The number of parks and green spaces legally protected forever in Wales is set to hit the 300 mark after Wrexham County Borough Council took the next step in protecting ten country parks by signing a partnership agreement with Fields in Trust.
Protection in perpetuity will mean the parks can never be sold off or built on and will always be there for people in Wrexham to use and enjoy. We now need your support to help us turn the Council's vision into a reality and ensure they remain green spaces for good for current and future generations.
Wrexham County Borough Council first set out their ambition to become the leading local authority in Wales for legally protected green space to support climate change mitigation late last year. In the time since, Fields in Trust have been working with the Council to agree the areas for protection and put in place a partnership agreement.
The signing of the agreement kick-starts the legal process required to protect the ten green spaces forever and means now is the perfect opportunity for you to get involved and play your part in creating this green space legacy. The Council have committed to complete the process by the end of this summer; we need your support for our work to secure the benefits these ten spaces provide for health and wellbeing, local communities and the environment forever.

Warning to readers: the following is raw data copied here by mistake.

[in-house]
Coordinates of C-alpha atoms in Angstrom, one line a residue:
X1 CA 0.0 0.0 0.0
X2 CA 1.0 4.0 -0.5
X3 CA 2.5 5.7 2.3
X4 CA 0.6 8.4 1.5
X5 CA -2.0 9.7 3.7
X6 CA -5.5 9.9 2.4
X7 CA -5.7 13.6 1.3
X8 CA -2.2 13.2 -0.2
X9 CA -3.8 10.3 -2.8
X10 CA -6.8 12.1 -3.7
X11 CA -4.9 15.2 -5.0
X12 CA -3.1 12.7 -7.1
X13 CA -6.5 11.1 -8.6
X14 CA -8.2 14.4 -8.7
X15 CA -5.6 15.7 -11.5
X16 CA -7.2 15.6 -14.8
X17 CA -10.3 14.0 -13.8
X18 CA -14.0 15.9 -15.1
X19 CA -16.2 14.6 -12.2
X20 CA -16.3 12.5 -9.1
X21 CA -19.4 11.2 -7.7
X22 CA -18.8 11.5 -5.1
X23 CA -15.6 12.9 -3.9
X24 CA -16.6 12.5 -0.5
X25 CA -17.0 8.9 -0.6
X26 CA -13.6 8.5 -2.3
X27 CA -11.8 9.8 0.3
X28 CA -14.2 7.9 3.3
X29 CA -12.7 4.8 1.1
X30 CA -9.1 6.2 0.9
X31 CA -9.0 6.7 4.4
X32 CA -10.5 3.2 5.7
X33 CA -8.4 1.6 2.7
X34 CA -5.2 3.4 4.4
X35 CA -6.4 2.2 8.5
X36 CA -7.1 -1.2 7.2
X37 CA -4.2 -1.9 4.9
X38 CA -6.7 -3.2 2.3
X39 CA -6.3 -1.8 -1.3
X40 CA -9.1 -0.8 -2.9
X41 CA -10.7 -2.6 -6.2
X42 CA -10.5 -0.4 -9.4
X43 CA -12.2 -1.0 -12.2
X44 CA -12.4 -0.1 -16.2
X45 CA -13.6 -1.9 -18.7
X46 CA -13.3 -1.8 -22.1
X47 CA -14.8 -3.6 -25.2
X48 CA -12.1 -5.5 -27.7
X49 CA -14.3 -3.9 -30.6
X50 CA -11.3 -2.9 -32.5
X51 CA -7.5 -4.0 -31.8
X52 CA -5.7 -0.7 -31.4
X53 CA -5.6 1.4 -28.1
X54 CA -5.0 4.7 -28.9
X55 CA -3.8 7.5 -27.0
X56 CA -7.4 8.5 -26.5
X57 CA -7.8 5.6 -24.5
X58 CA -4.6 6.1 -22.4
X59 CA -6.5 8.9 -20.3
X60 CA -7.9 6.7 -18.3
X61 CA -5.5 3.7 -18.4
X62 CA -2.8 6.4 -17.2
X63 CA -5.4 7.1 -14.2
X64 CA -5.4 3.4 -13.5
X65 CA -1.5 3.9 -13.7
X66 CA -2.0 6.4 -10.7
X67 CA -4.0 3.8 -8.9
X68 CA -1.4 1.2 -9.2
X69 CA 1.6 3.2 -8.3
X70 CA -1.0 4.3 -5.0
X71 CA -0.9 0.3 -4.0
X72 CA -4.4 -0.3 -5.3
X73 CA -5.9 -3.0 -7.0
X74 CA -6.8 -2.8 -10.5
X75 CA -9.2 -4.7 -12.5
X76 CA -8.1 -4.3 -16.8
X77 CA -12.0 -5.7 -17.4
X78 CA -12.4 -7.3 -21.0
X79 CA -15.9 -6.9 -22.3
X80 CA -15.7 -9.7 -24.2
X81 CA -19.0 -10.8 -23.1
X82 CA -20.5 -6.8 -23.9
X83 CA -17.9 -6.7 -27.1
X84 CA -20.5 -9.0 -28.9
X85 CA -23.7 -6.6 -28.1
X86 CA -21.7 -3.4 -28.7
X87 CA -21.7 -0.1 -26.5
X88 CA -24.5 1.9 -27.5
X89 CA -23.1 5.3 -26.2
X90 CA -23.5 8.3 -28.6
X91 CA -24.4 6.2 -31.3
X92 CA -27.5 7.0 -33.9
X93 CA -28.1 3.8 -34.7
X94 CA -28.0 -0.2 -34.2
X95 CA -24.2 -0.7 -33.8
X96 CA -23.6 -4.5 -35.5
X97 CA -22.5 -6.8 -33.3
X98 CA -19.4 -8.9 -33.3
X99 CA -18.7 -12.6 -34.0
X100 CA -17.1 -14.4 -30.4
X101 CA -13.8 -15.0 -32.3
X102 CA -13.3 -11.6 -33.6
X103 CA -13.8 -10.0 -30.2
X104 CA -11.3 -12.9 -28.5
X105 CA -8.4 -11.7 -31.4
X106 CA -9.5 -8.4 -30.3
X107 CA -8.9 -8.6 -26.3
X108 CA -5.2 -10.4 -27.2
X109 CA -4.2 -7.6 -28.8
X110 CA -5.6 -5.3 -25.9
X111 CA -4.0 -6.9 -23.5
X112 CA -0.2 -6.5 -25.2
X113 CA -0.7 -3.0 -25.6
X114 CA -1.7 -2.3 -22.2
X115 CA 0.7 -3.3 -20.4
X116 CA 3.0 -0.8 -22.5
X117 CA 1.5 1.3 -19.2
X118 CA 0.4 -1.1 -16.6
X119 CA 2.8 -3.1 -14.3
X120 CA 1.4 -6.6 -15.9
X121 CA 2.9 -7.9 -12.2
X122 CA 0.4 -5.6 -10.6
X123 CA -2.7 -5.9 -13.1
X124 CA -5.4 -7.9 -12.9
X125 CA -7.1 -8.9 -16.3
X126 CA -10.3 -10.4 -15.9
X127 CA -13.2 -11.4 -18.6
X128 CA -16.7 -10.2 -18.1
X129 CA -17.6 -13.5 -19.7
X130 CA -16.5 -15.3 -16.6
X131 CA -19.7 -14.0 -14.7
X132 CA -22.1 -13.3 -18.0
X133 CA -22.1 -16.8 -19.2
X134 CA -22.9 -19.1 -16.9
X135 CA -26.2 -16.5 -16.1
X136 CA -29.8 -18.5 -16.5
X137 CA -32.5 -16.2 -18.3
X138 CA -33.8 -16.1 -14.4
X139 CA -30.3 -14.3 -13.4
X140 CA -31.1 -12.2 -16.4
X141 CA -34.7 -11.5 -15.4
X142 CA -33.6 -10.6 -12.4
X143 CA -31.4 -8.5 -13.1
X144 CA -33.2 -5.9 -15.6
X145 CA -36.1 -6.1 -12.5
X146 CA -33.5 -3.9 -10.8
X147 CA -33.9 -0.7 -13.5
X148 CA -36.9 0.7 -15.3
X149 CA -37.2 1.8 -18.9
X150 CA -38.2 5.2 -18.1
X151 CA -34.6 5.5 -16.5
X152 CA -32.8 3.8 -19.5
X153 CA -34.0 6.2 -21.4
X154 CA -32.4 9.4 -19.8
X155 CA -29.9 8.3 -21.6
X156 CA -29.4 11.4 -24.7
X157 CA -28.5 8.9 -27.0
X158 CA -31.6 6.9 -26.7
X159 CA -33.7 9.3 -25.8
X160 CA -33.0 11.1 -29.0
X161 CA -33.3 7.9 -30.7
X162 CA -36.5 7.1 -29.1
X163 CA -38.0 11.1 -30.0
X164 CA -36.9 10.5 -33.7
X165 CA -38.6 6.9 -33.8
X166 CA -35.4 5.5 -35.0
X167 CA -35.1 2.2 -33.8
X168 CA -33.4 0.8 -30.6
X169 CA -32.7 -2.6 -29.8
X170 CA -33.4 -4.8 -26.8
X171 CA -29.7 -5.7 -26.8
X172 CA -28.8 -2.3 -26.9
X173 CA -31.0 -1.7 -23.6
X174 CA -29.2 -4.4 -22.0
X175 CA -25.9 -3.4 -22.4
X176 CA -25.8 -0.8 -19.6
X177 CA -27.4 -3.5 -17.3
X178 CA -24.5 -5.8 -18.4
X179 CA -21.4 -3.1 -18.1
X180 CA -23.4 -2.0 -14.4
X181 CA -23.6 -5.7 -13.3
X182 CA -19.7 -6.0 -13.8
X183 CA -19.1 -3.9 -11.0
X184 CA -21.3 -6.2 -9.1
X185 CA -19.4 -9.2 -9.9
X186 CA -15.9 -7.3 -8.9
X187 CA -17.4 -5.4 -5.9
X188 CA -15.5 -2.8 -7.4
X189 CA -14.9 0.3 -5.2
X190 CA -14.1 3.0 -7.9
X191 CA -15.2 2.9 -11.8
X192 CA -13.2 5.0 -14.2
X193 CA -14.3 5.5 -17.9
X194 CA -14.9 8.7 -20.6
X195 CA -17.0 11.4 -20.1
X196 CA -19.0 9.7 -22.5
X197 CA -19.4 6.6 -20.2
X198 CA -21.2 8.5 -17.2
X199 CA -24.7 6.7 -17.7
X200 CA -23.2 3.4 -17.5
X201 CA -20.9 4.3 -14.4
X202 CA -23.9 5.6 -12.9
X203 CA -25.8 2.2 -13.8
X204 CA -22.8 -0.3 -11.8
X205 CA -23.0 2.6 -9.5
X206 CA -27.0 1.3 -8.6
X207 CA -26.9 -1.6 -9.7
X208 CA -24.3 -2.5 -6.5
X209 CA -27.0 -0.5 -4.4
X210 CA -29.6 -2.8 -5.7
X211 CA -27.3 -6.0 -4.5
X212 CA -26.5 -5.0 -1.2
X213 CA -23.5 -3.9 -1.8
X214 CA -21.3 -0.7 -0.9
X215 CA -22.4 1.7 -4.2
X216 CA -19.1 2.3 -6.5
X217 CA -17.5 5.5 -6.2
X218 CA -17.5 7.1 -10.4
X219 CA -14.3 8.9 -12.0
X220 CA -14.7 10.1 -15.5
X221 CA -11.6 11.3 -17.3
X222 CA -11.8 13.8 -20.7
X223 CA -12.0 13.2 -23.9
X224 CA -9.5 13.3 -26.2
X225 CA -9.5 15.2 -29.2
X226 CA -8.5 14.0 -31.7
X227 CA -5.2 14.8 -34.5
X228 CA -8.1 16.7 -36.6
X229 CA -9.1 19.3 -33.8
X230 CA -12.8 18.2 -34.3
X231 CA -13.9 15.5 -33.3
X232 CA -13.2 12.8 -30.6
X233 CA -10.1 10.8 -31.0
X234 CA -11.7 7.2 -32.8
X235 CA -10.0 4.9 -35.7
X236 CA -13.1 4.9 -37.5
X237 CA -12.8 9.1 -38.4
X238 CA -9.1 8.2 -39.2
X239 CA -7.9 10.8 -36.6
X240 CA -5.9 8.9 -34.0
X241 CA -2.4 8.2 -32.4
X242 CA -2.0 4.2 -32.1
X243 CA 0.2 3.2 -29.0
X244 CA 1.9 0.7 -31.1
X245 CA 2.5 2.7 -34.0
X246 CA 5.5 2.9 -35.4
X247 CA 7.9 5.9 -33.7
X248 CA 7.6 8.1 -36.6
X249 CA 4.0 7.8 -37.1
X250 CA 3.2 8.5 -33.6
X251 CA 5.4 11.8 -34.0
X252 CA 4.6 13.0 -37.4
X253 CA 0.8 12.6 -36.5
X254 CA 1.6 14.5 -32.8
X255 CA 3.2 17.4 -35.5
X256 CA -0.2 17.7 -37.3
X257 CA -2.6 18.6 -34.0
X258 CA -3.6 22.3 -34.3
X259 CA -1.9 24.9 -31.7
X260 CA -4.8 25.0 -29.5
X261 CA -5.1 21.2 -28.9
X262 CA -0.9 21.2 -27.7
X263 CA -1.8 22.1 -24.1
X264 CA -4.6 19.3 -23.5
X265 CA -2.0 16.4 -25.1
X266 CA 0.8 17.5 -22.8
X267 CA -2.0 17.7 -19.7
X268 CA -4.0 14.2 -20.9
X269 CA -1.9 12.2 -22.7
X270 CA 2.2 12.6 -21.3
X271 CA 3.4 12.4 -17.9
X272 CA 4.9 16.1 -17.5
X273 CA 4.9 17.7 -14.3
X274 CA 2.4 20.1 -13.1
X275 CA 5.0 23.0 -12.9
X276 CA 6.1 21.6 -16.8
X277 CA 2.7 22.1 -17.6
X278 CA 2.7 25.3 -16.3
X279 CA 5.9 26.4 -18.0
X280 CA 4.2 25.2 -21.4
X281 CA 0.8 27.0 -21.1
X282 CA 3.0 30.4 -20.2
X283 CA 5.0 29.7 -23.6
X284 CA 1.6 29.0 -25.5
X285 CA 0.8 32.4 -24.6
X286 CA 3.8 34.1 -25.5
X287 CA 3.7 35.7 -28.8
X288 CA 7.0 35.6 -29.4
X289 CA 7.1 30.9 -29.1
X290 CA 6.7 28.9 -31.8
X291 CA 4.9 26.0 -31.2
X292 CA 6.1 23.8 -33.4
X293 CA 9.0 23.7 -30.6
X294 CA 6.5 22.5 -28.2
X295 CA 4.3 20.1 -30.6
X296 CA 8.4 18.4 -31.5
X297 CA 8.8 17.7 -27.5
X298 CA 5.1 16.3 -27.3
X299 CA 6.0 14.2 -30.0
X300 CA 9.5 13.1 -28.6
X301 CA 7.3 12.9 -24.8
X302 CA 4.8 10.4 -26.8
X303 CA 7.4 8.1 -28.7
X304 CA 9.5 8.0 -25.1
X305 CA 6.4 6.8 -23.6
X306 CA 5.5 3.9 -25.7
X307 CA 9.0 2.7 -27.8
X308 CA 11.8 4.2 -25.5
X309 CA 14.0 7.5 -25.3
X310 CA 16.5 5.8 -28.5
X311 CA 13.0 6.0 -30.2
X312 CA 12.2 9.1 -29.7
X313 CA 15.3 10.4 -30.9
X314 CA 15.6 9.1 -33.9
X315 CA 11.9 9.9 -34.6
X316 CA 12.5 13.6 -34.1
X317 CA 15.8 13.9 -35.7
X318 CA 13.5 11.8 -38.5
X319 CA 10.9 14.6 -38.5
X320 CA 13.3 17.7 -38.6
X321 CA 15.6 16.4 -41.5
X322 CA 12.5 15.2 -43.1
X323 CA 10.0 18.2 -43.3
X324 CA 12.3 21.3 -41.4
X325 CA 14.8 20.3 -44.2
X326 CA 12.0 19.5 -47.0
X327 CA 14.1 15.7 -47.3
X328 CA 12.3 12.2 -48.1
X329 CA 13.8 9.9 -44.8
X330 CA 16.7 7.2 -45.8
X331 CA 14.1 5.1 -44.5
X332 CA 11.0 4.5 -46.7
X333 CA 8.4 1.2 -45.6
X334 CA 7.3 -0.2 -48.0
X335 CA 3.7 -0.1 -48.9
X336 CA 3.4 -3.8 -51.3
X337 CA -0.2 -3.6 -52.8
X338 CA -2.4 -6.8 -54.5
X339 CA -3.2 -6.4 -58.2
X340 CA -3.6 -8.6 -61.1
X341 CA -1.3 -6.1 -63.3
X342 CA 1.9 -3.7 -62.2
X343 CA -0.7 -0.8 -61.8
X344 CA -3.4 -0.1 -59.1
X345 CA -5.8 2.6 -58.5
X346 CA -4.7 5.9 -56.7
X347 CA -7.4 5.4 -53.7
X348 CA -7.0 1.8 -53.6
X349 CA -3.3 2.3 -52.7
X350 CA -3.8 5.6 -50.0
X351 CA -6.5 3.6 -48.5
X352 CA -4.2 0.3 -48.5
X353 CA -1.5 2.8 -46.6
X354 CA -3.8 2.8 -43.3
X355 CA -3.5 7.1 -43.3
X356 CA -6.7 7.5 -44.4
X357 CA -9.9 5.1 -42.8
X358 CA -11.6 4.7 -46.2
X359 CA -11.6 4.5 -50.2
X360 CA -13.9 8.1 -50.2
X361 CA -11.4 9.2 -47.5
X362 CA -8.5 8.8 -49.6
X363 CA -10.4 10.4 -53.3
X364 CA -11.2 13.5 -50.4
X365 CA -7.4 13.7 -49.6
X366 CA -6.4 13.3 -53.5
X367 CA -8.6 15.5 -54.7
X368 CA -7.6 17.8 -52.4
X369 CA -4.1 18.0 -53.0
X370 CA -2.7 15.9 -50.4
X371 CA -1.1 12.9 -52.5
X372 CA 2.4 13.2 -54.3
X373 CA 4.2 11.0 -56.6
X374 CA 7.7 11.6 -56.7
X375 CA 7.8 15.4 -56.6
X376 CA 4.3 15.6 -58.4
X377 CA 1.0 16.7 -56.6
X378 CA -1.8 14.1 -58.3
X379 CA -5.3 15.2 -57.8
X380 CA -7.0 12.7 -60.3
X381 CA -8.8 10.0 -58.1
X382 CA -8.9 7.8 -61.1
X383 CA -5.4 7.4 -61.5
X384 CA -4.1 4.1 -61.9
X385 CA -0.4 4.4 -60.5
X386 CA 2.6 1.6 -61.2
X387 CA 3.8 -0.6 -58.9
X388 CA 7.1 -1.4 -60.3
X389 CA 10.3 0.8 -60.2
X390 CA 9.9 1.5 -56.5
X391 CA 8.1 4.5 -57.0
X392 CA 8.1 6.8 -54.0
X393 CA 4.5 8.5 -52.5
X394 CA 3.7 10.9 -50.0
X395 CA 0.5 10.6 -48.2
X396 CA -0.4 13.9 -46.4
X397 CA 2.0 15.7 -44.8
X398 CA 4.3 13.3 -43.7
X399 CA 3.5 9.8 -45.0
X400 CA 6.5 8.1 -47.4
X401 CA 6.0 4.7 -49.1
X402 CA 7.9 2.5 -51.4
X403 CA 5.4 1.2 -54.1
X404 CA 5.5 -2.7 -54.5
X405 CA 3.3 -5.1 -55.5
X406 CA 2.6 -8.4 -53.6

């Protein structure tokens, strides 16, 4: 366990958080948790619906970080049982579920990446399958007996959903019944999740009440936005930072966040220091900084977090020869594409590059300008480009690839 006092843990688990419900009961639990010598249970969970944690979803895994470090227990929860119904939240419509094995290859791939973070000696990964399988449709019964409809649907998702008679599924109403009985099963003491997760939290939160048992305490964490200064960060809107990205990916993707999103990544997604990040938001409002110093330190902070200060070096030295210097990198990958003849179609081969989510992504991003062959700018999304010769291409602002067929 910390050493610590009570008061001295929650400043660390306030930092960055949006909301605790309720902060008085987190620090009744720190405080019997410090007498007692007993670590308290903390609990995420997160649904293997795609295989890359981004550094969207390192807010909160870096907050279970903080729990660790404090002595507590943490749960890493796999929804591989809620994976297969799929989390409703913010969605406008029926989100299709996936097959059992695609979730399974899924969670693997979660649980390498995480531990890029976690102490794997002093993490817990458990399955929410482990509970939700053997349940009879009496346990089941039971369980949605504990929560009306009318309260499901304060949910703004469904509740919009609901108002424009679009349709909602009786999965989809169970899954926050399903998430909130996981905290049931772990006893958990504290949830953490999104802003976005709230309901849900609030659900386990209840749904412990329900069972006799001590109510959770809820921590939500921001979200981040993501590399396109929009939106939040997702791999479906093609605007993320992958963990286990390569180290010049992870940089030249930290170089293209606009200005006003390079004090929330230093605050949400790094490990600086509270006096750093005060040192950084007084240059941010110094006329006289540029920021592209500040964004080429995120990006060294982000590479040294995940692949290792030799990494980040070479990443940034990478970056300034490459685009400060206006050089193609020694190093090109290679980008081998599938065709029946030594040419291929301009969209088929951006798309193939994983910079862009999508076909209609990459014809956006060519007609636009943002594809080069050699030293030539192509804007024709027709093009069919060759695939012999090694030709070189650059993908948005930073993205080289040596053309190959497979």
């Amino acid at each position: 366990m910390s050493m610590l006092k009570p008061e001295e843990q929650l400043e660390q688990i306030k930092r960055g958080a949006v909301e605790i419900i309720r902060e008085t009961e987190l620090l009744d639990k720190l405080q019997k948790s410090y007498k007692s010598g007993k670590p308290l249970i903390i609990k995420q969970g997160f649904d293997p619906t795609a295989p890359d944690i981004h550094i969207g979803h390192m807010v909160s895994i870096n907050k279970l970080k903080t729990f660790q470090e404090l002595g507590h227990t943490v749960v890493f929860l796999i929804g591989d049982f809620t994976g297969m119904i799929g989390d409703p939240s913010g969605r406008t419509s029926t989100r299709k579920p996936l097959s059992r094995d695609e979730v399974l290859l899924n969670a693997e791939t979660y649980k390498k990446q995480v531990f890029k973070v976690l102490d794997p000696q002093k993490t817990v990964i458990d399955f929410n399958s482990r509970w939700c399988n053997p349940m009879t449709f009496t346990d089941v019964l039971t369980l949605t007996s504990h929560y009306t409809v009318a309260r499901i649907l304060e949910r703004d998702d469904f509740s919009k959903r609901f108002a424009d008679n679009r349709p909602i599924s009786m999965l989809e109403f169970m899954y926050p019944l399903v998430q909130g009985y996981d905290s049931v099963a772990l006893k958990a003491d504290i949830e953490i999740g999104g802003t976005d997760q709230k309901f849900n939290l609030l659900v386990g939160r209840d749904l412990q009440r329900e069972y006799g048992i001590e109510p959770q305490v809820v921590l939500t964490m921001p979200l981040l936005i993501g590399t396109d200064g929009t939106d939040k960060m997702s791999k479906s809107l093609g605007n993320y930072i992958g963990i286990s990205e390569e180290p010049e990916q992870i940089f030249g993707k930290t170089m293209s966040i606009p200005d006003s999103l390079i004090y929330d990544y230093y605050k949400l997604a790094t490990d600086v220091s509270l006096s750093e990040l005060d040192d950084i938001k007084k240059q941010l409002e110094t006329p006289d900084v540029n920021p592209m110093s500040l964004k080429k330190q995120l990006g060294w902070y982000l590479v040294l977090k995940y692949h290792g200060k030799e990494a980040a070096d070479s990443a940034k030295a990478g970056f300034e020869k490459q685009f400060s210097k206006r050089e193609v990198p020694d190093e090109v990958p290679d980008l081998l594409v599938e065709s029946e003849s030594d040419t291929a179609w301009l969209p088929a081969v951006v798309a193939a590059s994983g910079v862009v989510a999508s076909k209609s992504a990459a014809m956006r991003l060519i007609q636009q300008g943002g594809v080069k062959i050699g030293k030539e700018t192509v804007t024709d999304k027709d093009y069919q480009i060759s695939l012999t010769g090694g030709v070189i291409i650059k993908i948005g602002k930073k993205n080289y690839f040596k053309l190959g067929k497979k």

The new protections will bring to 37 the number of legally protected green spaces in Wrexham. The futures of 27 community green spaces across the County Borough have previously been secured by the Council, including 20 as Owain Glyndwr Fields in memory of the legendary Welsh statesman. Addition of these ten county parks will ensure Wrexham leads the way in protecting green space not just for people but for the planet as well.
Green spaces are good and do good for the environment. From capturing carbon to improving air quality to boosting biodiversity. Losing a green space means losing all these benefits and more. And once a green space is lost, it is lost forever, underlining the importance of local authorities making commitments such as the one undertaken by Wrexham. They join Liverpool City Council and City of Edinburgh Council in making green space pledges in the last twelve months.
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